Solving the Unsolvable

Over the course of two years, we’ve been able to help Camp Mesorah to increase their numbers by about 38%.

Now it’s time to go to the next level and that is to solve the challenge that most sleep away camps have:


The Problem

In an effort to make camps seem more affordable for parents, some time 30 years ago, camps began splitting up the summer into 2 separate sessions.

The main reason for that was that camps wanted to make the tuition seem cheaper by splitting it up into two.

This has really backfired for camps, as even some of our largest clients see a drop of up to 50% in campers from 1st session to 2nd session.  This can mean a drop in revenue of hundreds of thousands of dollars. No small amount.

We always try to identify extra revenue sources for our clients after we set up the initial must-have advertising pieces of the marketing funnel.

Now we moved on to the second phase for Camp Mesorah and the second biggest challenge to solve is to try to keep second session filled.

The Solution

Getting kids who are already at camp to stay for second session is the second lowest-hanging fruit a camp can aim for. So why has no one yet targeted this group?

We did some in-depth research and found out that to tackle the second session issue is a really challenging one. We thought this problem through for over two years and now

we found a possible way out:

We proposed to Ari Katz, director of Camp Mesorah, that one of our ad films for this years should target campers who are undecided whether or not to stay for second session.  Our research revealed that one possible avenue to get campers to stay longer is to entice them with a “Hero” theme related campaign. Be A Hero – 2ndSesh @Mesorah.  The idea is that in order to become your best self-hero you can’t stop in mid term. You have to finish what you started.

Making a film about encouraging campers to extend their stay into second session is great, but you need another vital component for this to work: You need to do some “on-campus” indoctrination and repetition in order for campers act upon your message. Remember: it takes up to seven impressions till your target audience upon your message.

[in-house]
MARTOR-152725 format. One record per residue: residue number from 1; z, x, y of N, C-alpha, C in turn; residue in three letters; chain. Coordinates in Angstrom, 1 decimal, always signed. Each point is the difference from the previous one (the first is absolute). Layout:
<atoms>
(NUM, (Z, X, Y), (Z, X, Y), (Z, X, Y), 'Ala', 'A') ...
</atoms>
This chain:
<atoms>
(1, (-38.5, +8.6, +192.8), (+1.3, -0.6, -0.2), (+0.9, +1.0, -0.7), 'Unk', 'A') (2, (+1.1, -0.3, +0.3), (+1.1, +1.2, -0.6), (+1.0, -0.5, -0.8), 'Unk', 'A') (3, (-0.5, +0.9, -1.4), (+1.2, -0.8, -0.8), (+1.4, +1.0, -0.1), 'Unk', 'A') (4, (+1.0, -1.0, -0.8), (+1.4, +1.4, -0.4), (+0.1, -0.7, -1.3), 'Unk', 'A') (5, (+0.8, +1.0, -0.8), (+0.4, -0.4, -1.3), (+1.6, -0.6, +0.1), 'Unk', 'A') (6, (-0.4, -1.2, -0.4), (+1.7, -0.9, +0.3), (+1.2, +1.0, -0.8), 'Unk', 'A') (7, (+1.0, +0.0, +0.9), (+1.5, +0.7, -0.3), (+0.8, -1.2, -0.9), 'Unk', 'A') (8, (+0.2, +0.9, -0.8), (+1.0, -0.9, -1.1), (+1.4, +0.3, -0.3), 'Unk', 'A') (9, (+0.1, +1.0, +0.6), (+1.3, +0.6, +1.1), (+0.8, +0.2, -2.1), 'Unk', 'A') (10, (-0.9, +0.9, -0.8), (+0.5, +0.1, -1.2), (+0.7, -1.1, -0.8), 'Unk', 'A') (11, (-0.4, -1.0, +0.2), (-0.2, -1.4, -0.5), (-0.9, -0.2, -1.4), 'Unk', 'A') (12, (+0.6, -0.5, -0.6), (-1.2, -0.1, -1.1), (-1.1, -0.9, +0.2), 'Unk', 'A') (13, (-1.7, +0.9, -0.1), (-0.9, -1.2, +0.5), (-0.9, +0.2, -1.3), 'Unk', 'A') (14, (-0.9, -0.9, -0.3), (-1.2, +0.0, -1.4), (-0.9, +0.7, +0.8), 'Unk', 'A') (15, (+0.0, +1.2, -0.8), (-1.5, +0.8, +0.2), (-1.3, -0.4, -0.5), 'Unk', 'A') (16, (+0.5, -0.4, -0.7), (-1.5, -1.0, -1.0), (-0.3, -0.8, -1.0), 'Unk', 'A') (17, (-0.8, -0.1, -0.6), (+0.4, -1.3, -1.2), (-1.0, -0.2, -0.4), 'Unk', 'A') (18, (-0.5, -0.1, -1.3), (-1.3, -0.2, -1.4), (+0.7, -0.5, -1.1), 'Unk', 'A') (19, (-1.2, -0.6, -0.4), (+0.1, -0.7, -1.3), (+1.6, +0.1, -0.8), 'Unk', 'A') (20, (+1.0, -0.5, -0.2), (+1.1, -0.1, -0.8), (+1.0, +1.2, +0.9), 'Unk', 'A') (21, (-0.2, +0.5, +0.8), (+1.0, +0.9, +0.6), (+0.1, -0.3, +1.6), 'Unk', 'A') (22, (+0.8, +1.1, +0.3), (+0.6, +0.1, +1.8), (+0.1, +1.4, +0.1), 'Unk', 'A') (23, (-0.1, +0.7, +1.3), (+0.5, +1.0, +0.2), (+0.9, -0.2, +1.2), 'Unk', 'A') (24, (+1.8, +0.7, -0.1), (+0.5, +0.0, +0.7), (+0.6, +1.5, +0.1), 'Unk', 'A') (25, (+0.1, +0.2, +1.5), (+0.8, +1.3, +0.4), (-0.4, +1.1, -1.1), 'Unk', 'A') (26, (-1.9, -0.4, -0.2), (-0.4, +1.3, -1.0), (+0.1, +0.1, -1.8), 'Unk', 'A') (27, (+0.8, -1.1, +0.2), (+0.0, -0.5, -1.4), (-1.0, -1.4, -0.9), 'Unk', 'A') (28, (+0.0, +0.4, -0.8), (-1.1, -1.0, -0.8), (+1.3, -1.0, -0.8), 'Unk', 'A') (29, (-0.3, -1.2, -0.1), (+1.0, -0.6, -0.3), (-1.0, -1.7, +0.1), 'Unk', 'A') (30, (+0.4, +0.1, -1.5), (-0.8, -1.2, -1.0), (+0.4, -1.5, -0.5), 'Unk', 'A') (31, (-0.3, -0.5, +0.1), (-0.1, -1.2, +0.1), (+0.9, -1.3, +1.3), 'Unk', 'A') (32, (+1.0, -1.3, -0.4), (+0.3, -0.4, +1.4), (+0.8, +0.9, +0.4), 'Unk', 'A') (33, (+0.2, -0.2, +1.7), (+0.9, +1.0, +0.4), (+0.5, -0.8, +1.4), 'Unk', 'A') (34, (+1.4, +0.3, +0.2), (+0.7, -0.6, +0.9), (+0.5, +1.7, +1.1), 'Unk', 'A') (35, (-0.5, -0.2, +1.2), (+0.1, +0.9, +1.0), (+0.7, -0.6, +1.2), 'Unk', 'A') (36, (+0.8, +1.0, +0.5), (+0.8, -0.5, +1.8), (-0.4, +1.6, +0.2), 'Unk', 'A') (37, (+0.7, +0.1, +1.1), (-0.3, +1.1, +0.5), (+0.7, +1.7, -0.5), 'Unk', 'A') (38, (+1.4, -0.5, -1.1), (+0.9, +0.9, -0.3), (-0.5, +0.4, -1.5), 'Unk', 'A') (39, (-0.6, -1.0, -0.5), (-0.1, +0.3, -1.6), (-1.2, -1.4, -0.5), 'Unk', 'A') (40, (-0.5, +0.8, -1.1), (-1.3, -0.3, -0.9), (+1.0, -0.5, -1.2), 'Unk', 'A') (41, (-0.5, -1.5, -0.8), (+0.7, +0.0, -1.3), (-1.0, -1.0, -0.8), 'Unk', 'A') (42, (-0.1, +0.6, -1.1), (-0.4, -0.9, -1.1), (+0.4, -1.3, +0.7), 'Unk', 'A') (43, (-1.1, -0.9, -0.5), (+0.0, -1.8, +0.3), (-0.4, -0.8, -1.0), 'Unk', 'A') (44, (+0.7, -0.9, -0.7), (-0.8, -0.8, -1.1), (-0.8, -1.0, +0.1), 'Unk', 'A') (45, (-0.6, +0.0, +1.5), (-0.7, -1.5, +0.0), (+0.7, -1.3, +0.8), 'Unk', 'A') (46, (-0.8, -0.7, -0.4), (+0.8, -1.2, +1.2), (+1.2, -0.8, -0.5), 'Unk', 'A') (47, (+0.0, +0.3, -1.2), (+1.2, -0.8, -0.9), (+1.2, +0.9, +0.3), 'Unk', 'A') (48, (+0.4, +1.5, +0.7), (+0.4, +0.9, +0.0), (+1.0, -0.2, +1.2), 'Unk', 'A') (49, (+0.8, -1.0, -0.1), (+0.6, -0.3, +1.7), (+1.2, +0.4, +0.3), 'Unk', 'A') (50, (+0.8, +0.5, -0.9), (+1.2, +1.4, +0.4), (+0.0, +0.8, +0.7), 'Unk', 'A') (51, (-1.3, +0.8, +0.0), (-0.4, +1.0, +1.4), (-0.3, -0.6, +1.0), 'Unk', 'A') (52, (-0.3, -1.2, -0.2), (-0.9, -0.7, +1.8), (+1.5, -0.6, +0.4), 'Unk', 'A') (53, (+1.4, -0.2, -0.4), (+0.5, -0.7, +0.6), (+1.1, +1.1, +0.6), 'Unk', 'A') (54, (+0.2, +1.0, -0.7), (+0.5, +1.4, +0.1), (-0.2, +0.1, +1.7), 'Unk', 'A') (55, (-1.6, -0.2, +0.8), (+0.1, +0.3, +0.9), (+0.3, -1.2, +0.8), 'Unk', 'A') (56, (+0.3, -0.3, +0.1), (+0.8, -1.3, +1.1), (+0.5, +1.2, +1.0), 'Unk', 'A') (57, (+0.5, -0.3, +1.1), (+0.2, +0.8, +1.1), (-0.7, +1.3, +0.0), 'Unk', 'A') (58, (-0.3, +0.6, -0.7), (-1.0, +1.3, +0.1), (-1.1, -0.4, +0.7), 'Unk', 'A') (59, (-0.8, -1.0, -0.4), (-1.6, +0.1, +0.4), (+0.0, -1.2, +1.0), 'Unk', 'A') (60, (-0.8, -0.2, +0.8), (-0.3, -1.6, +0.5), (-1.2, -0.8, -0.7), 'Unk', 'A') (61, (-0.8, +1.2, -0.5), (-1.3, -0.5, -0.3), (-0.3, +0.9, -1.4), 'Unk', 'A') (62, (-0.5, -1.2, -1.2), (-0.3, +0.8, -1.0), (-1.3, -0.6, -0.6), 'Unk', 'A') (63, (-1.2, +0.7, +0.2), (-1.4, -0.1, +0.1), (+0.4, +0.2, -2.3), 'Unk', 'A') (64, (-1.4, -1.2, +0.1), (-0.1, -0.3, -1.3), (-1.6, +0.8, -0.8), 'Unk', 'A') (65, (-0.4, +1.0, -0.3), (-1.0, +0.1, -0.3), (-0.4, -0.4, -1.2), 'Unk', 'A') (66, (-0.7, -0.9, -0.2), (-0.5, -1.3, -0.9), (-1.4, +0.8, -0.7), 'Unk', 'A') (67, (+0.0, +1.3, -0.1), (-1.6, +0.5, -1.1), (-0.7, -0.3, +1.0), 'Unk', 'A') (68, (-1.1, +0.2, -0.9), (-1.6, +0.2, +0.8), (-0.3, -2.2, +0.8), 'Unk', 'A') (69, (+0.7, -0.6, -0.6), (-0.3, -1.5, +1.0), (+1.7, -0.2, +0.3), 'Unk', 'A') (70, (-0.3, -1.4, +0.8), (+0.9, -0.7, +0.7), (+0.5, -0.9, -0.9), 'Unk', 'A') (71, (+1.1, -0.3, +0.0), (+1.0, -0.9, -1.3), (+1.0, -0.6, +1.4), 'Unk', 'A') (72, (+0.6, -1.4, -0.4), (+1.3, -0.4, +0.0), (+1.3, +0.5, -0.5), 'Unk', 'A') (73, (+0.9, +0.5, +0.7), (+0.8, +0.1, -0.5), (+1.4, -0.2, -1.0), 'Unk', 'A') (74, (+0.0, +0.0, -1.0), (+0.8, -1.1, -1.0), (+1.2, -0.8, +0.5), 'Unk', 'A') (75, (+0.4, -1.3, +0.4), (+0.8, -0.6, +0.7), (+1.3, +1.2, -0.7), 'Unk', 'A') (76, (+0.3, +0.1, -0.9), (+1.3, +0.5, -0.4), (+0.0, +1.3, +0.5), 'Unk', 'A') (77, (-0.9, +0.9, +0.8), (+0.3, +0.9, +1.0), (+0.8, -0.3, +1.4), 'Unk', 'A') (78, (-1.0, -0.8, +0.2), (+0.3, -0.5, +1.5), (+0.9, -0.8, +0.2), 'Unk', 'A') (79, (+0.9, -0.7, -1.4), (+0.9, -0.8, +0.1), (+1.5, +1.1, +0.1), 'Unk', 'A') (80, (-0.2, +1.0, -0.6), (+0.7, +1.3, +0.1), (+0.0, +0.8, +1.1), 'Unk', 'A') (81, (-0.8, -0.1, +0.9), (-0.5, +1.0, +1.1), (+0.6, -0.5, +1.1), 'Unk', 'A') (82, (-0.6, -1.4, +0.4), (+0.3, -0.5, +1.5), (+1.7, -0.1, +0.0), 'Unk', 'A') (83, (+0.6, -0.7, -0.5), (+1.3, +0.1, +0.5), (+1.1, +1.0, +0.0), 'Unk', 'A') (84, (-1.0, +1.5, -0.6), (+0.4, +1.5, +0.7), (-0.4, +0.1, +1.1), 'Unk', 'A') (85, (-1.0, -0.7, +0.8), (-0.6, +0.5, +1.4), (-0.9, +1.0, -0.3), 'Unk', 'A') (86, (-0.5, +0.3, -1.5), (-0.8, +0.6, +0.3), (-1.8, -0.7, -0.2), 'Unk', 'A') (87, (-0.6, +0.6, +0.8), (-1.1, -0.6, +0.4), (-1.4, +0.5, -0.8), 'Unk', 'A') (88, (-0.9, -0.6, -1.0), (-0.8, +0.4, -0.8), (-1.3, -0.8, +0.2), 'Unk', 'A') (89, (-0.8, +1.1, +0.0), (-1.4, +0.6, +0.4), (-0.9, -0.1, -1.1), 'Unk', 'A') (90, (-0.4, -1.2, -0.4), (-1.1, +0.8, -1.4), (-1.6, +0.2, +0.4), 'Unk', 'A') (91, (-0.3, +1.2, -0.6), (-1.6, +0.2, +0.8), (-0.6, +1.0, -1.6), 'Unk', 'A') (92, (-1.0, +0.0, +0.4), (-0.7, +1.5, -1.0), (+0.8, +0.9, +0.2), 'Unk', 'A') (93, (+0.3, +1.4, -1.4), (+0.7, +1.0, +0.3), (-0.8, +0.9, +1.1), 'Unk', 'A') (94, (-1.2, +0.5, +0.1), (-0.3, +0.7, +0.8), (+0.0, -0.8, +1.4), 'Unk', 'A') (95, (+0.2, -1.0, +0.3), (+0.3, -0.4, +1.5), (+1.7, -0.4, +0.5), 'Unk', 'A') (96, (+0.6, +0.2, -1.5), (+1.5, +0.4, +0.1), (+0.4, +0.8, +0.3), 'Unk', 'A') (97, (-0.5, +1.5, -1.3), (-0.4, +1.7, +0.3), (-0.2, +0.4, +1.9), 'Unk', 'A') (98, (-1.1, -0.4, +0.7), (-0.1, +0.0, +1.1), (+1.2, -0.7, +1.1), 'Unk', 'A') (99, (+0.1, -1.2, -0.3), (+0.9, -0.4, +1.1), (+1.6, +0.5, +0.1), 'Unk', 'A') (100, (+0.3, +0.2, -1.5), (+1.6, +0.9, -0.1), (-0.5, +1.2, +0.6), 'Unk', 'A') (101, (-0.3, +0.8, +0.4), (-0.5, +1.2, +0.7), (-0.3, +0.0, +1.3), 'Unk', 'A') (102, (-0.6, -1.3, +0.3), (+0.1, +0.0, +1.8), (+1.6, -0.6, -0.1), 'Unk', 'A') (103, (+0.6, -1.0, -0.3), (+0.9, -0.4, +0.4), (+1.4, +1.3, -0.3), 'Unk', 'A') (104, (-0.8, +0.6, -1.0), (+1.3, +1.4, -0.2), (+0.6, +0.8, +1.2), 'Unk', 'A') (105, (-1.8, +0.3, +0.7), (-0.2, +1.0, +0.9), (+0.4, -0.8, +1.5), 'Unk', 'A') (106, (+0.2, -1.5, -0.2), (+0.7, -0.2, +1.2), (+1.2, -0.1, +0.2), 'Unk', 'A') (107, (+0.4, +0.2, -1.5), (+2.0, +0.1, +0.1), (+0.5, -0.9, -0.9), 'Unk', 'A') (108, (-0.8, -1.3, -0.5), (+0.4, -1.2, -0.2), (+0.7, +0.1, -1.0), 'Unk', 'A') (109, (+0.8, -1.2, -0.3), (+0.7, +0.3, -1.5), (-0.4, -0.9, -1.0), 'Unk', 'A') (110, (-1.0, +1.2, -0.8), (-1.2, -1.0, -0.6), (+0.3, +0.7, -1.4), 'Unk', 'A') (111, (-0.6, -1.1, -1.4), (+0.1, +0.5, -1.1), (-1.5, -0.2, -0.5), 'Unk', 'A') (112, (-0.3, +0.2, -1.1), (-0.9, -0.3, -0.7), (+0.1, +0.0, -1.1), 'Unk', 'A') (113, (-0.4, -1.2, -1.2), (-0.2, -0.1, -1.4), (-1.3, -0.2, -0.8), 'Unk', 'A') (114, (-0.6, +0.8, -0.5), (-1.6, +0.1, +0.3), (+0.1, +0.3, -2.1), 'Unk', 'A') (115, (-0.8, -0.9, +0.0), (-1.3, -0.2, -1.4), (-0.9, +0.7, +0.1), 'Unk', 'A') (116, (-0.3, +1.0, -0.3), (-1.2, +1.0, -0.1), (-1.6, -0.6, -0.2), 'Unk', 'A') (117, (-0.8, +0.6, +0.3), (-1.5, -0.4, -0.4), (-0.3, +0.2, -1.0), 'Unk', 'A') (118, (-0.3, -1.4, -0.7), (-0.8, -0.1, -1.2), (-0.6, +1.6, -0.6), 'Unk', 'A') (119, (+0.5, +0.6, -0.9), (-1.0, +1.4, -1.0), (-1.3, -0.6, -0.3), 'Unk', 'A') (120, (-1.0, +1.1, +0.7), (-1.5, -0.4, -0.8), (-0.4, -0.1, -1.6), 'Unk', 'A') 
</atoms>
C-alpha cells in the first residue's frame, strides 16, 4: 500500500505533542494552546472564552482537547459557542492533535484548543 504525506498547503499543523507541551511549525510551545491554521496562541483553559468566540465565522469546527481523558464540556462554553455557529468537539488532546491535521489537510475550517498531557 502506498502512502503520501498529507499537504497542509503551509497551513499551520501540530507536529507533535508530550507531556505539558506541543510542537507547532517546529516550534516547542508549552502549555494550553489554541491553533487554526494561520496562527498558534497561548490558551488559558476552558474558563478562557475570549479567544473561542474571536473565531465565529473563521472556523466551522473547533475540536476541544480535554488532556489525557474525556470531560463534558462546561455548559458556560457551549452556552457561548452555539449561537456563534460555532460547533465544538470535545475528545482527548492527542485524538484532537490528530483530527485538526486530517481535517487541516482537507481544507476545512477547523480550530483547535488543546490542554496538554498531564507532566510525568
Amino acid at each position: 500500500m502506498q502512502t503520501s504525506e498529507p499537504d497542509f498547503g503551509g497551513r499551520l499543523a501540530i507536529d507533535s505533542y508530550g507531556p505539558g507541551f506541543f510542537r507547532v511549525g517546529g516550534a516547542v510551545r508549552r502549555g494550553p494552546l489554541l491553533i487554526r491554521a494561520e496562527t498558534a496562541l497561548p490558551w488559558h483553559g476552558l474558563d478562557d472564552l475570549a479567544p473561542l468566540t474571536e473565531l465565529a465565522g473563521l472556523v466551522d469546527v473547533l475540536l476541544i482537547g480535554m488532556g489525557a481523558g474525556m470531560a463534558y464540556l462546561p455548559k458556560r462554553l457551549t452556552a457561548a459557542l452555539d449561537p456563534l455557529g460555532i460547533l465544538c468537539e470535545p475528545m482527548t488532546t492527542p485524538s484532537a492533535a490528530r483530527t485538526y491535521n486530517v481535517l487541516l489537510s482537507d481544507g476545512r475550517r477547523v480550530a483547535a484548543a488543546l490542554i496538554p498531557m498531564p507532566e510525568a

The Process

In order to get kids to stay for longer, we needed to drill into the psychology of what would make a camper want to stay for second session.  Since we have started to brand Mesorah as the “Jewish Sports Camp” a few years ago, our advertising films for them have been about sports as a metaphor for life (meaning Torah), resilience, going the distance, putting mind over matter in order to achieve life goals. We want to continue with that theme here and want to bring it to the next level in order to ensure that kids finish what they start and don’t give up halfway through the summer.

To make the film, Margelit wrote the script of a cheer, essentially bringing viewers along on the journey as to WHY they should sign up for second session. Then she taught it to a group of 40 campers and we recorded the voice over with them. The idea was that we wanted influencer campers to be part of it so that they go out and share the film with their friends (since they participated in the film) as well as having them to become ambassadors for getting kids to stay for second sesh.

Margelit wrote the cheer in a motivational and catchy way, so that the campers would easily remember some key lines from this ad.

Here are the key components for this campaign to work:

  1. We’ve used the campers in our advertising, so that they and their parents have an incentive to share it with their friends on social media (we produced the cheer alone with about 40 campers)
  2. We’re debuting the film at a significant campwide event (in this case, Havdala)
  3. We will repeat the film on different screens throughout camp, at specific locations where campers gather, and even have the film loop on silent, and the soundtrack of the cheer at different events.
  4. Every camp has a wakeup call through loudspeaker. We’ll play the audio track every morning as the wake up call.
  5. We place the commercial right before parents on visiting day so that kids will “nag” their parents and convince them to let them stay for the next part.

The Results

Since this is the first time we’ll be tackling the second sesh issue we’ll report back what the real outcome was of such an undertaking.


1 Response to "Solving the Unsolvable"

  1. I can only help as camp counselor. I have no money even for food.

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